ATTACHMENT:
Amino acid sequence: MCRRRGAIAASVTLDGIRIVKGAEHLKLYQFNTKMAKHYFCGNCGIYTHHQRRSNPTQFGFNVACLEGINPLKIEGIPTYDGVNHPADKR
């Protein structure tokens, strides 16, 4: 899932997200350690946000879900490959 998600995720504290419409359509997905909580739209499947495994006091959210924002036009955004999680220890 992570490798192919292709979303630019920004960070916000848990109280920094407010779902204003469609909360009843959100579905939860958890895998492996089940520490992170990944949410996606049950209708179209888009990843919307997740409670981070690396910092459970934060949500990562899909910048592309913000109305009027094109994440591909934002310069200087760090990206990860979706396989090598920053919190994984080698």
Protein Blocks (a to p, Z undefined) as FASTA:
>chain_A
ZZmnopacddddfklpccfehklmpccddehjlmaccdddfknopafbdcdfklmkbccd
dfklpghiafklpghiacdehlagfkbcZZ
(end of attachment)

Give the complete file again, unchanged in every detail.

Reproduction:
Amino acid sequence: MCRRRGAIAASVTLDGIRIVKGAEHLKLYQFNTKMAKHYFCGNCGIYTHHQRRSNPTQFGFNVACLEGINPLKIEGIPTYDGVNHPADKR
């Protein structure tokens, strides 16, 4: 899932997200350690946000879900490959 998600995720504290419409359509997905909580739209499947495994006091959210924002036009955004999680220890 992570490798192919292709979303630019920004960070916000848990109280920094407010779902204003469609909360009843959100579905939860958890895998492996089940520490992170990944949410996606049950209708179209888009990843919307997740409670981070690396910092459970934060949500990562899909910048592309913000109305009027094109994440591909934002310069200087760090990206990860979706396989090598920053919190994984080698």
Protein Blocks (a to p, Z undefined) as FASTA:
>chain_A
ZZmnopacddddfklpccfehklmpccddehjlmaccdddfknopafbdcdfklmkbccd
dfklpghiafklpghiacdehlagfkbcZZ